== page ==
In 1939, aged sixteen, Behan was arrested in Liverpool, that most Irish and most Dublin of all British cities, in possession of a bomb which was to be detonated in the docks area and which might well have killed and maimed. It was, by any measure, extreme politics, not least as the British were just embarking on a major war with fascist Europe, Behan’s other great political hatred. As Borstal Boy has it, he was arrested in his lodgings, where his rural Irish landlady, to Behan’s disgust, insisted her tenants joined her in three Hail Marys for holy purity every evening. Behan ended up in the borstal system, whose civilised objective was the rehabilitation of its adolescent inmates. Recently released UK government papers reveal that Behan’s talent was recognised and encouraged by the authorities.

There were aspects of British life which Behan could not but find appealing. He found kindred spirits in his fellow working class inmates. He later had the same experience with Protestant working class people he met in Belfast. There was a Britain-friendly tendency in working class politics in Dublin not born of a love of the Union but of appreciation for the non-exclusionary approach to the working class evident in the national insurance scheme and later the welfare state. Even the republican Behan family noticed and admired this inclusiveness.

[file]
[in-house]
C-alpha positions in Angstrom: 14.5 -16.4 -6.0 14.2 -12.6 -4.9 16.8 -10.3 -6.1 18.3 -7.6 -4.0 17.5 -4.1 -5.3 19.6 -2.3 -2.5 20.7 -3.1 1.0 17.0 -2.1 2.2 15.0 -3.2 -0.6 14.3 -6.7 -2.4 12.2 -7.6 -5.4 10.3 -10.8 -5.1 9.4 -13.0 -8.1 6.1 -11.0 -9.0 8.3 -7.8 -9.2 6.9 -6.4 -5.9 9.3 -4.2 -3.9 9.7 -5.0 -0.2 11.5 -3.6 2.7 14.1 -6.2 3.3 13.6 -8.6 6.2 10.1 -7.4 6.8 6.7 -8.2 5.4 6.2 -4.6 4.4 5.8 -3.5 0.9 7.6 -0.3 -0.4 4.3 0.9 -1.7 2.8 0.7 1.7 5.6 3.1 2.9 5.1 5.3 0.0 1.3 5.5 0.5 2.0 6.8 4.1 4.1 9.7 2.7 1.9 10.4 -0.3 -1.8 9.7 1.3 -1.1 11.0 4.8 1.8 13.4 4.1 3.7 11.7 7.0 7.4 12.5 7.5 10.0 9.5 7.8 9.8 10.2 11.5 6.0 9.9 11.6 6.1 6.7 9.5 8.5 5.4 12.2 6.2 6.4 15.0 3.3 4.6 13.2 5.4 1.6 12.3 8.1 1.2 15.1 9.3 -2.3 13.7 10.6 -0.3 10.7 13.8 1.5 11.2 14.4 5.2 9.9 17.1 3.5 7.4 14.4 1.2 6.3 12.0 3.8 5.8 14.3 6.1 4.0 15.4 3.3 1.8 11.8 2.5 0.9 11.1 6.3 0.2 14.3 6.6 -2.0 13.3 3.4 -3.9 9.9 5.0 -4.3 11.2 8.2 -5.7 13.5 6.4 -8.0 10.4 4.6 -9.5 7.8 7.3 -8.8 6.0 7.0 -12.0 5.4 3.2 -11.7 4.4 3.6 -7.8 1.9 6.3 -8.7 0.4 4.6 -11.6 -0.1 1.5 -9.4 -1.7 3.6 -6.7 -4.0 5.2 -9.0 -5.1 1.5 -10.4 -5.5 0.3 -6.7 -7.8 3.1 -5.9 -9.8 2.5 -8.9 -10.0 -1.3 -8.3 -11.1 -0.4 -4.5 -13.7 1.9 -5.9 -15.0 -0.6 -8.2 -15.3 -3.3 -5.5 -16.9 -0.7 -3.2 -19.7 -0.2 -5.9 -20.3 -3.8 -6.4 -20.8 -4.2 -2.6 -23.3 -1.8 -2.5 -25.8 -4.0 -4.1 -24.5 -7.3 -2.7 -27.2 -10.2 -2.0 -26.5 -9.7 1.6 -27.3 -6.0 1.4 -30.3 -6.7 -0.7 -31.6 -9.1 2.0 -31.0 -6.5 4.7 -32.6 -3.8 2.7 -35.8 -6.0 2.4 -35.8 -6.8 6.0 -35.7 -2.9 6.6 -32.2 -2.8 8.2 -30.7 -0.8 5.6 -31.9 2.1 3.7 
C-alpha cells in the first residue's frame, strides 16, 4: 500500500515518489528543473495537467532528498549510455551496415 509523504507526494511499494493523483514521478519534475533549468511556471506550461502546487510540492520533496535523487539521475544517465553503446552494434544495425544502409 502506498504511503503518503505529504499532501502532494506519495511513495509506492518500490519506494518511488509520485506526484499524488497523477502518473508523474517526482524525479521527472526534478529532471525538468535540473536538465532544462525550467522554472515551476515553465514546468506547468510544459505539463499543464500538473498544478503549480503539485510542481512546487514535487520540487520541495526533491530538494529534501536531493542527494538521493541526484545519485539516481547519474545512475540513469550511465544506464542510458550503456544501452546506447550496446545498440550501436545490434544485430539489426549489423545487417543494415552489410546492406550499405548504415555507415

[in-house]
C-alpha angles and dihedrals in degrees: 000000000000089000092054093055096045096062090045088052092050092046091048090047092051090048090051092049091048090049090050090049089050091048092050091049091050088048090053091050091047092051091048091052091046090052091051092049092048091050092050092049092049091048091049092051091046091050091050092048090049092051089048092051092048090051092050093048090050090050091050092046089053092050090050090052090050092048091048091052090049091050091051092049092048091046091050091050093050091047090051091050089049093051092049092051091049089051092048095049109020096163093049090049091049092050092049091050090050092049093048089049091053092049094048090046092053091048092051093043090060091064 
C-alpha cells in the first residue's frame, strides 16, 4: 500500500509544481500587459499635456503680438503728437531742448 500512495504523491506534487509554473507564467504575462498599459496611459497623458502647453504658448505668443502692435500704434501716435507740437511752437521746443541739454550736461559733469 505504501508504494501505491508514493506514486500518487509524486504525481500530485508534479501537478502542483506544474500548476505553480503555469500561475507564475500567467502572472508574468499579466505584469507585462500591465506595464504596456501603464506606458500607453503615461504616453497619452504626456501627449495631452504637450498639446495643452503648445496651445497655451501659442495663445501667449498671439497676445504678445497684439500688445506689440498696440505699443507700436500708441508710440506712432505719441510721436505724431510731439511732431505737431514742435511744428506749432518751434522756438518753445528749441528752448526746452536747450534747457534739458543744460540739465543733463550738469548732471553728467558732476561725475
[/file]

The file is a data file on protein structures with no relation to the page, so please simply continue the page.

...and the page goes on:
Brendan’s mother told of the time ‑ much later ‑ when her son Brian won a scholarship to the University of Sussex:

In Ireland that would never happen. The sky would turn blue, pigs would fly, before they would allow the sons and daughters of the poor to join them at Trinity.

His grandmother, who loomed massively over the whole family, said:

Don’t talk to me about freedom. You can starve as easily under the green flag as under the union jack. Freedom from want is the only freedom worth having.

The Behans did not do deference. Kathleen Behan, the extraordinary and extraordinarily modest mother of Brendan, served as a messenger during the Rising. She was not overawed by the male leaders. She described James Connolly as a small fat man with a massive moustache. Pearse, she said, was ‘wall-eyed’, not a ladies man, next-door to a spoiled priest. The young Michael Collins received a more positive press: she approved of his lips and later described him as the only leader we ever had to rival Napoleon.